Ethiopia is the second-most populous country in Africa. It is recognized as the birthplace of mankind, and archaeological finds from the region date back more than 3 million years. The country’s rich history—including the kingdom of Aksum, the legend of Queen Sheba, and the spread of Christianity—cultivated Ethiopia’s unique cultural identity, a blend of ancient traditions, modern development, and extensive ethnic, cultural, and religious diversity. In contemporary times, the country—the only in Africa to have never been colonized—has served as a symbol of African independence, was a founding member of the United Nations, and is the host of the African Union.
Ethiopia is also a country of beautiful, contrasting landscapes. Located in the Horn of Africa, the country’s fertile jungles, snaking rivers, high mountain ranges, vast lakes, sweeping deserts, and lush highlands comprise a land as diverse as its people.
Throughout the last few decades, Ethiopia has developed at a rapid pace. An increasingly educated population, improving infrastructure, reduced poverty rates and increased foreign investment have transformed the country’s economy into one of the fastest-growing in the world. You and other members of the Young African Leaders Initiative (YALI) Network have been vital to Ethiopia’s success, and continue to build a better future through acts of service and education.
This week, we’re following three inspiring YALI Network members who are empowering young students, learning business skills, and addressing climate change. Read on to learn more about them.
Empowering young students
In Ethiopia, there is a well-known proverb: “Fifty lemons are a load for one person, but for fifty people they are perfume.” YALI Network member Frehiwot Negash, from Addis Ababa, explains that the phrase means “one single person can’t achieve everything alone—in order to change our community and country, we have to join together.”
This notion informs Frehiwot’s philanthropic vision and inspires her to give back in her community. This year, Frehiwot created a social media campaign with her friends to collect back-to-school supplies for less fortunate local students. So far, they’ve collected 787 exercise books, 57 art books, 10 math exercise books, 2,220 pens, 1,630 pencils, 1,079 erasers, and 630 sharpeners for 140 students at Addis Tesfa kindergarten and primary school.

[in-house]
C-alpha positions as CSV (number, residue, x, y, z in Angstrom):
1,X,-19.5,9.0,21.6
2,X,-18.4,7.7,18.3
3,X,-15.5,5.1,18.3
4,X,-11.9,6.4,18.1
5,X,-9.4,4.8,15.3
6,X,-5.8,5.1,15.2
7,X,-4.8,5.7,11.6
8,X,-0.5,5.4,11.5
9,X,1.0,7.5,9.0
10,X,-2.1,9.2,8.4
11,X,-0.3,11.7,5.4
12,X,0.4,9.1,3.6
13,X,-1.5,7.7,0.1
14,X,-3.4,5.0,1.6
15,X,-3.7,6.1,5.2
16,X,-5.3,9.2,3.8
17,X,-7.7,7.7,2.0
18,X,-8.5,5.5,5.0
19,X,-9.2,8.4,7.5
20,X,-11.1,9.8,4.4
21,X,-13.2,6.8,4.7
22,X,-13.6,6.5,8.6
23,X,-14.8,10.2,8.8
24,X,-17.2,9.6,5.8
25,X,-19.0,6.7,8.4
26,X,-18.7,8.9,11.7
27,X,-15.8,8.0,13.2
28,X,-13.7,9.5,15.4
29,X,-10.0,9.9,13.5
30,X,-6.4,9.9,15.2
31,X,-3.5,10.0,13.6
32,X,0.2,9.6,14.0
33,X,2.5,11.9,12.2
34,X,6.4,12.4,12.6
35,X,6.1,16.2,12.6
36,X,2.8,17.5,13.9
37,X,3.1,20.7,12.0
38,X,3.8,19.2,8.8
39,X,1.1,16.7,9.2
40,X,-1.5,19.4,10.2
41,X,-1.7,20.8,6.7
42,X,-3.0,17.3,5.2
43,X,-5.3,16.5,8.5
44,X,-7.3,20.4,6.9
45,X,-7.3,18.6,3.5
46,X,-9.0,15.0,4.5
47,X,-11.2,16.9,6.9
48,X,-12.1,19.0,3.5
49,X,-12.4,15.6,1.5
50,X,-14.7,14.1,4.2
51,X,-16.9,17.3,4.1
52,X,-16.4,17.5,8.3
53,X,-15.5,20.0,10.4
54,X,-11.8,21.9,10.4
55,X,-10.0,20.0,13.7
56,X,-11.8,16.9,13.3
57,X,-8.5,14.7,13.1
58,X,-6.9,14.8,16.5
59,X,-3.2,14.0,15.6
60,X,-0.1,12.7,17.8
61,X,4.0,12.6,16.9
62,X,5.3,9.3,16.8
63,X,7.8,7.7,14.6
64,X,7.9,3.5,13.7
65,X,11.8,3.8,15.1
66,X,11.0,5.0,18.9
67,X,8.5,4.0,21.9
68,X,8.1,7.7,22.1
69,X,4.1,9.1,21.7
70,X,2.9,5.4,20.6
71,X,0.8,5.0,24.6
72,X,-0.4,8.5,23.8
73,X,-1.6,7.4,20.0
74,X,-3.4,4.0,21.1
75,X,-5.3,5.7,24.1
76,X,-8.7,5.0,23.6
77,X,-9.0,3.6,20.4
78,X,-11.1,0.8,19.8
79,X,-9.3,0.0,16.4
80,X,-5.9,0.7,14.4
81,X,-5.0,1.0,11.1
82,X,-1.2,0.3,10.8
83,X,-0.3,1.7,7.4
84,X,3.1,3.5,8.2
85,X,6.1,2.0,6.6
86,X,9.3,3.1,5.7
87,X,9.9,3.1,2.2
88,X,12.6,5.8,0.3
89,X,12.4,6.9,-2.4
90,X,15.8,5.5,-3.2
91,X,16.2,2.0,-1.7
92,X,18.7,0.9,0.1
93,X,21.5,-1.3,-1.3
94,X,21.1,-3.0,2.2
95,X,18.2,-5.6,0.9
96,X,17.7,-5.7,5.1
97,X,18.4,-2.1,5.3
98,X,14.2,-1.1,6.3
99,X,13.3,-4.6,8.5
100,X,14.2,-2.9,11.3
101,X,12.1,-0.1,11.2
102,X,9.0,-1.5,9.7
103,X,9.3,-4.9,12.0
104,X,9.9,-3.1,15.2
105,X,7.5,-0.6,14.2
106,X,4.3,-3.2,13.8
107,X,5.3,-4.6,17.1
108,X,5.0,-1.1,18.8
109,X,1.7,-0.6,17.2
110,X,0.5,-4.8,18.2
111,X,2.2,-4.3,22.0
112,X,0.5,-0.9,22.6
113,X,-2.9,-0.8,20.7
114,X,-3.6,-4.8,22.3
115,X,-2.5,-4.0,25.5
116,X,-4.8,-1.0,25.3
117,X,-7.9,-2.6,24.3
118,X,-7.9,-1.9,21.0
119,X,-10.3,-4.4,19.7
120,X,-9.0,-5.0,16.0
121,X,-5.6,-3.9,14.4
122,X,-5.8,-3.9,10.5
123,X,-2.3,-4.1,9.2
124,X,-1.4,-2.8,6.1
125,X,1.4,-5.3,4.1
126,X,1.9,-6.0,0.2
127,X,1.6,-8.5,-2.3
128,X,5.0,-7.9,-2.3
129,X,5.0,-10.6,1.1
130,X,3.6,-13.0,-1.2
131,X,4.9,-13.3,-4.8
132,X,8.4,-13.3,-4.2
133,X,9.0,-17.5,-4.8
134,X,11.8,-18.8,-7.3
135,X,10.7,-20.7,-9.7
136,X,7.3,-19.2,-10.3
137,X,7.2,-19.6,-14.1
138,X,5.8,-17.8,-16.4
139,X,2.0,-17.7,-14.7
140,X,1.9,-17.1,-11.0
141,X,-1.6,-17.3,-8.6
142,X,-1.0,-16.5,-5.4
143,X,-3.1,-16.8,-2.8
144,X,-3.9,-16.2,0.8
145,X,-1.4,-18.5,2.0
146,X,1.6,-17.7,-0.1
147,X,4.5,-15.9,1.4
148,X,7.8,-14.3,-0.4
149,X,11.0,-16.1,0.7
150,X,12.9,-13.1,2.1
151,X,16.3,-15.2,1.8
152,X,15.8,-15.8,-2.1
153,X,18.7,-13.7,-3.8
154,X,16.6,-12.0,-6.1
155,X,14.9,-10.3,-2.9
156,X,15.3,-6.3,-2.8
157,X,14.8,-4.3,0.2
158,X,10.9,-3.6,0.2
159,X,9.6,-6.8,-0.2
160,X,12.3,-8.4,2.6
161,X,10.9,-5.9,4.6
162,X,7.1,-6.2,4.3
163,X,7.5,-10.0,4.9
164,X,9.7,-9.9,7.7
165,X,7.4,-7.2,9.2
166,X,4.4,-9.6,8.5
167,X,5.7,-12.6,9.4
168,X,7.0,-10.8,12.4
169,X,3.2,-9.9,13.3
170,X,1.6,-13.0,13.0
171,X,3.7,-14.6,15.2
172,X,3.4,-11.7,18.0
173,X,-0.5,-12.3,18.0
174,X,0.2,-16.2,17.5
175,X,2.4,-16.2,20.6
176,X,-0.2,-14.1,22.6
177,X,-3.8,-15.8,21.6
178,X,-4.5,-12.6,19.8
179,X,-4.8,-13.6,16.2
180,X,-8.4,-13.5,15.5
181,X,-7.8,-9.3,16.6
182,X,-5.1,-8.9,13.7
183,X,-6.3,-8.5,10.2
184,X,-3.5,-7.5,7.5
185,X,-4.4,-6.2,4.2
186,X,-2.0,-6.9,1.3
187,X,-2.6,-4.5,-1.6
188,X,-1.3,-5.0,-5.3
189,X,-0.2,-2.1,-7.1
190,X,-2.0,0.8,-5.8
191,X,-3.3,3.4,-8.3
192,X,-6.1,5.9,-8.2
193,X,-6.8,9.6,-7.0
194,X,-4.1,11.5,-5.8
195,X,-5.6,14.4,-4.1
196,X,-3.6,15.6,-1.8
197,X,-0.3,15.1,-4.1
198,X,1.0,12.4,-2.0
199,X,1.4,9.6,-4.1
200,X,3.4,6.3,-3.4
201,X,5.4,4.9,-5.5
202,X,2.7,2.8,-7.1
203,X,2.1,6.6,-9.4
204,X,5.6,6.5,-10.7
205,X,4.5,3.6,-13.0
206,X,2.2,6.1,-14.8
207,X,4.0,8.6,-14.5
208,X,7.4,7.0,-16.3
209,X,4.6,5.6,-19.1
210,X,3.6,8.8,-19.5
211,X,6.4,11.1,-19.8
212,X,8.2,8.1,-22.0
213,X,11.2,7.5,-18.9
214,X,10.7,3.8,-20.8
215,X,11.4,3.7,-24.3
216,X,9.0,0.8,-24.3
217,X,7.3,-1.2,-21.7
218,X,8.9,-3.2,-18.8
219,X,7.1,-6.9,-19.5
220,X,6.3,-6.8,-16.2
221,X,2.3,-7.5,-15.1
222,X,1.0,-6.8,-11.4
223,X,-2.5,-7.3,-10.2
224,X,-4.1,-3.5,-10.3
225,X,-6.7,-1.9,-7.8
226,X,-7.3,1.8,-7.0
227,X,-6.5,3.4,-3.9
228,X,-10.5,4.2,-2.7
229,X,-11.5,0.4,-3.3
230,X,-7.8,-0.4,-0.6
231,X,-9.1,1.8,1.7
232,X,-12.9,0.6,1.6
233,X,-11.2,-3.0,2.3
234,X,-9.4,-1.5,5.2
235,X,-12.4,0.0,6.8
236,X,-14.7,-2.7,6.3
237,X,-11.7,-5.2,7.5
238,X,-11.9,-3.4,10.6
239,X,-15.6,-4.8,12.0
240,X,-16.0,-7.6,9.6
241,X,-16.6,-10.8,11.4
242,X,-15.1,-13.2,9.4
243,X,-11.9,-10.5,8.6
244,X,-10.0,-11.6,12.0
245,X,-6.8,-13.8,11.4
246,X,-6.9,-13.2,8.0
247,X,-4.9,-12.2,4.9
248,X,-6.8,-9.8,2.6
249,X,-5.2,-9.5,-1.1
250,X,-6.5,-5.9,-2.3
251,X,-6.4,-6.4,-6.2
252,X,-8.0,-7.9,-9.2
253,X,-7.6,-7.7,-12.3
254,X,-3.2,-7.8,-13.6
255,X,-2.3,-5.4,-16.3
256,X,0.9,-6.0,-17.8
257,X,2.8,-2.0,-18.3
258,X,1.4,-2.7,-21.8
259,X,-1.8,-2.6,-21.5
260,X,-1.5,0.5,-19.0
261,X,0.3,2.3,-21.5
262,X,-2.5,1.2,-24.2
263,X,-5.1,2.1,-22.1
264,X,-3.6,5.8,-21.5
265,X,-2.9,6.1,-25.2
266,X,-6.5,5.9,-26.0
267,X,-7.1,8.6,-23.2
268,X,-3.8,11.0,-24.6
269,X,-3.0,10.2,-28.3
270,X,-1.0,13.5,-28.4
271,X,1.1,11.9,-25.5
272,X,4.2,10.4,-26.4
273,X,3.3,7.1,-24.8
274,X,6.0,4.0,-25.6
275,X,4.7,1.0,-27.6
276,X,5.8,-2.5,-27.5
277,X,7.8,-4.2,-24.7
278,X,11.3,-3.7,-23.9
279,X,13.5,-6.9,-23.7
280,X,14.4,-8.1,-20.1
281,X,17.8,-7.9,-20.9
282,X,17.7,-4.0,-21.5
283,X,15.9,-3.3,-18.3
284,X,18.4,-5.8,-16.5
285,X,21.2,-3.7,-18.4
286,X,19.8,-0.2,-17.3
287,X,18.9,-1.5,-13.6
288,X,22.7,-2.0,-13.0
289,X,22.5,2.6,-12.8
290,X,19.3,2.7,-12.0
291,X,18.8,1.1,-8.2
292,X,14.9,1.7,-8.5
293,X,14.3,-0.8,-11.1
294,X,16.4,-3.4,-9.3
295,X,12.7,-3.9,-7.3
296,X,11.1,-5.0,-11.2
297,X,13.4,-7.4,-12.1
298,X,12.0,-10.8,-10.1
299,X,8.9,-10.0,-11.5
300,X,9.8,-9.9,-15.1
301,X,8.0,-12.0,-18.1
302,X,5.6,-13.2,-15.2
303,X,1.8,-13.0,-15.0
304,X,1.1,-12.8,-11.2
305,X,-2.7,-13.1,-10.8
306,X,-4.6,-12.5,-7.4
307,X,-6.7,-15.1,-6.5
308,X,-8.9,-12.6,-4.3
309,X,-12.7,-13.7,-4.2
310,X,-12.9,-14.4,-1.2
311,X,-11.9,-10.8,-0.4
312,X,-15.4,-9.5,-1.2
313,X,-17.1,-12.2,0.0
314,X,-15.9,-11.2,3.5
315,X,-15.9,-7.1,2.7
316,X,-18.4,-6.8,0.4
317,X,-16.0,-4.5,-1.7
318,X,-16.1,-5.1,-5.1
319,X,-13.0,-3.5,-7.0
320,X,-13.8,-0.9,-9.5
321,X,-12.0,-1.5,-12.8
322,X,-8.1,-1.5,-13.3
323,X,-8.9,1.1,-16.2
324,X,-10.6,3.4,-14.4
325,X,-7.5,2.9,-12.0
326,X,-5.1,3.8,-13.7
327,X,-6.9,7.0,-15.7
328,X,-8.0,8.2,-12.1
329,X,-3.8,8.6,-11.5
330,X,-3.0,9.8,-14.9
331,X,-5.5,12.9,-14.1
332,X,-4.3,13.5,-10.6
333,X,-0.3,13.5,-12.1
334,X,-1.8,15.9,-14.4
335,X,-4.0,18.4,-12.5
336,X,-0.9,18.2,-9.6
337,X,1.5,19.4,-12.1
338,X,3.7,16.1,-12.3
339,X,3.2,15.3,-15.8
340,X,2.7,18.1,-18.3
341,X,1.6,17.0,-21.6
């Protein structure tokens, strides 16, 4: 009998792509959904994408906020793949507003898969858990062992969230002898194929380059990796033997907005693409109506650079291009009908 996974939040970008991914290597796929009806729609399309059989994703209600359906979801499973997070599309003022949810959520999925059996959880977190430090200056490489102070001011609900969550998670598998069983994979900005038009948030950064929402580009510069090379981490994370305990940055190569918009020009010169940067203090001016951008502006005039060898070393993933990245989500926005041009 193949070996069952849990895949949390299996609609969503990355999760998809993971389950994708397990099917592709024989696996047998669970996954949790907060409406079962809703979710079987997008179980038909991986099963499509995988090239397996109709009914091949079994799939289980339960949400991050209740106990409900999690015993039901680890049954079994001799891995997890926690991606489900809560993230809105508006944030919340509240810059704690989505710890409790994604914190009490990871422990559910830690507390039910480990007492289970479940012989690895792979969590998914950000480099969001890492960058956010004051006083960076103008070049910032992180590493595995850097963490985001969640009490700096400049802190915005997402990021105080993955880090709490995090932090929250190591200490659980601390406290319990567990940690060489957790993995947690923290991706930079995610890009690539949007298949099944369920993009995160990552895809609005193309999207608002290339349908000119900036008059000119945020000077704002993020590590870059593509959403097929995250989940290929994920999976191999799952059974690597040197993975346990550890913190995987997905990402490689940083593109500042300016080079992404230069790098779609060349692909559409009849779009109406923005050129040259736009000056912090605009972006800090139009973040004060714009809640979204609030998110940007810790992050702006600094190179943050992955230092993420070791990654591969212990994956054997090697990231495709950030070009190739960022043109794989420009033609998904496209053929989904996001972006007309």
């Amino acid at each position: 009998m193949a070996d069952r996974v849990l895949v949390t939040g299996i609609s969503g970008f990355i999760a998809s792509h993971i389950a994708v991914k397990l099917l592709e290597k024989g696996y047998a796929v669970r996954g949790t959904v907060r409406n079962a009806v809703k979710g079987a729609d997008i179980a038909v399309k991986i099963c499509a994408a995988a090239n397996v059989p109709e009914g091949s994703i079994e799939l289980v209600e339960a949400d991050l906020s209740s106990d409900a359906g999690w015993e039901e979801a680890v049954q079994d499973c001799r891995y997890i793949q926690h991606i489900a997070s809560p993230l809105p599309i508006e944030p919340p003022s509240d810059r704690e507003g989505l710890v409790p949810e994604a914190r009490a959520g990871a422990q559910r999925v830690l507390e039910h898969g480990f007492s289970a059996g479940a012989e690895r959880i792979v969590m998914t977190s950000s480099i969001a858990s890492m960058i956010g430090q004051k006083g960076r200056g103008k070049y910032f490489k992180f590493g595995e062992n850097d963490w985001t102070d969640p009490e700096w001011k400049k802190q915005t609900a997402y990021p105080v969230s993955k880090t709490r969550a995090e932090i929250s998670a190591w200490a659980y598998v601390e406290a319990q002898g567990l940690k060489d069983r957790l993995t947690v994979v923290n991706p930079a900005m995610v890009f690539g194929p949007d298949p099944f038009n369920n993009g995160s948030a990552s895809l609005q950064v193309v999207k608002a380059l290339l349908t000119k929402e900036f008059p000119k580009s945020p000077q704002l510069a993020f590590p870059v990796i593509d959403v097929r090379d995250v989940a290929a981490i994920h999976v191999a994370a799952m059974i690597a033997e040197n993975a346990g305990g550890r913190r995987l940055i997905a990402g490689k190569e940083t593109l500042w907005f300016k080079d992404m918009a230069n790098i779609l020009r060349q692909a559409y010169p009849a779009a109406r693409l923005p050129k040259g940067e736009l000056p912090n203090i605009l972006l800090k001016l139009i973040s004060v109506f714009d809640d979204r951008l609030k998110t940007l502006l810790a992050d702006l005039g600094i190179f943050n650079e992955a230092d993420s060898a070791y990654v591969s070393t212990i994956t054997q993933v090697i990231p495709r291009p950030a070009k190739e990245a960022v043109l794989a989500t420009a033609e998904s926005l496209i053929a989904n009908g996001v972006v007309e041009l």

Frehiwot first joined the YALI Network three years ago, and says it has helped her to grow a network of inspiring, like-minded people. “If it wasn’t for YALI,” she says, “I wouldn’t know all of the amazing young leaders I’ve met with different professional backgrounds and cultures.” Through the Network, Frehiwot has moderated Face2Face groups and online “town hall” events. She has also hosted five #YALILearns events, including one focused on climate change, and has finished nearly every YALI Network online course.
“From free online courses to the Mandela Washington Fellowship, Regional Leadership Centers, and online courses, the YALI Network connects its members with many opportunities, and I would encourage everyone to join,” says Frehiwot. “As Nelson Mandela said, ‘Education is the most powerful weapon which you can use to change the world.’ If we empower the young generation at its root, we will change the world for the better.”
Learning business skills
An alumnus of the YALI Regional Leadership Center East Africa, Anbesa Jima is head of the broadcast system administration department at his company, Oromia Broadcasting Network, in his home region of Oromia, Ethiopia.
Anbesa says he is thankful for YALI Network Online Courses like Management Strategies for People and Resources and Basics of Public-Private Partnerships, which allowed him to acquire the skills and competencies to get promoted within his organization. And his hard work continues to pay off: this year, Anbesa was chosen as the recipient of the Best Leader Award from more than 630 employees, and received a special training scholarship. “By teaching me organization and communication skills, and providing professional experiences, the YALI Network helped me to realize my potential,” he says. “My performance at work proves that with YALI, I’m capable of achieving any goal.”
Addressing climate change
YALI Network member Yebeltal Ashagre believes that climate change is one of the most important issues impacting his community in #CountryoftheWeek Ethiopia. “Global warming is causing many problems … worldwide,” he says. “If human activities continue to release carbon dioxide into the atmosphere, temperatures will continue to rise.”
Determined to mitigate the harmful effects of climate change, Yebeltal organized a day-long tree-planting campaign in July through #YALIServes. Held in celebration of Mandela Day, the event organized locals in Addis Ababa to plant indigenous tree saplings and raised local awareness about the effects of climate change.
Is climate change an important issue for you and your community? Find out how to get involved by liking the YALI Network Facebook page and visiting the website, and complete the YALI Network Understanding Climate Change course today!